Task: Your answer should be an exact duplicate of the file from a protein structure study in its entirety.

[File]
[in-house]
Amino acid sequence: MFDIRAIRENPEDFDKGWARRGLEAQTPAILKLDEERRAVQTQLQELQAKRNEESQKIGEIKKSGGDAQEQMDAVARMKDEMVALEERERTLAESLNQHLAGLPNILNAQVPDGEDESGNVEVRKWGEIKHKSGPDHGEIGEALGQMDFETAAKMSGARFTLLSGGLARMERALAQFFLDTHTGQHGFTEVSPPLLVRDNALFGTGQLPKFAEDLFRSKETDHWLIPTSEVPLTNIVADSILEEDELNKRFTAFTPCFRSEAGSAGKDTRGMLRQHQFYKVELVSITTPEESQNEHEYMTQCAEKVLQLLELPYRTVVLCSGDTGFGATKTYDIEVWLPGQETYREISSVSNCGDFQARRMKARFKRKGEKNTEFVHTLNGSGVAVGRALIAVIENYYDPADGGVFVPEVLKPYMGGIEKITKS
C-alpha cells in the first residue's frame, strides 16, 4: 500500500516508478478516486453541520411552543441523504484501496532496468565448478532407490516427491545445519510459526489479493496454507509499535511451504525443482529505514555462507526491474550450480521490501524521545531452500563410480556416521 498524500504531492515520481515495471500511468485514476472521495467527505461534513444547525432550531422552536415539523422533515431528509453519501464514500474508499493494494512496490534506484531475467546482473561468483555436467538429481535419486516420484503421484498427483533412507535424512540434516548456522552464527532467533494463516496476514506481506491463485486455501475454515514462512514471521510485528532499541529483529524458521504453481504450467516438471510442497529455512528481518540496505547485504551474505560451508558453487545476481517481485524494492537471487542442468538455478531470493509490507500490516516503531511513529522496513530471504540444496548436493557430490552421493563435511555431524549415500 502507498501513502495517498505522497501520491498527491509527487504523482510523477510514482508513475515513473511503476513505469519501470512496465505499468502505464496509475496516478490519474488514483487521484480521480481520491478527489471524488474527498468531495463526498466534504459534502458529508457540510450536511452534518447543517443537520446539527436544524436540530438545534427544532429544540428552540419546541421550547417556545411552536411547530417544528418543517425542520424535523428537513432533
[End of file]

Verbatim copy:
[in-house]
Amino acid sequence: MFDIRAIRENPEDFDKGWARRGLEAQTPAILKLDEERRAVQTQLQELQAKRNEESQKIGEIKKSGGDAQEQMDAVARMKDEMVALEERERTLAESLNQHLAGLPNILNAQVPDGEDESGNVEVRKWGEIKHKSGPDHGEIGEALGQMDFETAAKMSGARFTLLSGGLARMERALAQFFLDTHTGQHGFTEVSPPLLVRDNALFGTGQLPKFAEDLFRSKETDHWLIPTSEVPLTNIVADSILEEDELNKRFTAFTPCFRSEAGSAGKDTRGMLRQHQFYKVELVSITTPEESQNEHEYMTQCAEKVLQLLELPYRTVVLCSGDTGFGATKTYDIEVWLPGQETYREISSVSNCGDFQARRMKARFKRKGEKNTEFVHTLNGSGVAVGRALIAVIENYYDPADGGVFVPEVLKPYMGGIEKITKS
C-alpha cells in the first residue's frame, strides 16, 4: 500500500516508478478516486453541520411552543441523504484501496532496468565448478532407490516427491545445519510459526489479493496454507509499535511451504525443482529505514555462507526491474550450480521490501524521545531452500563410480556416521 498524500504531492515520481515495471500511468485514476472521495467527505461534513444547525432550531422552536415539523422533515431528509453519501464514500474508499493494494512496490534506484531475467546482473561468483555436467538429481535419486516420484503421484498427483533412507535424512540434516548456522552464527532467533494463516496476514506481506491463485486455501475454515514462512514471521510485528532499541529483529524458521504453481504450467516438471510442497529455512528481518540496505547485504551474505560451508558453487545476481517481485524494492537471487542442468538455478531470493509490507500490516516503531511513529522496513530471504540444496548436493557430490552421493563435511555431524549415500 502507498501513502495517498505522497501520491498527491509527487504523482510523477510514482508513475515513473511503476513505469519501470512496465505499468502505464496509475496516478490519474488514483487521484480521480481520491478527489471524488474527498468531495463526498466534504459534502458529508457540510450536511452534518447543517443537520446539527436544524436540530438545534427544532429544540428552540419546541421550547417556545411552536411547530417544528418543517425542520424535523428537513432533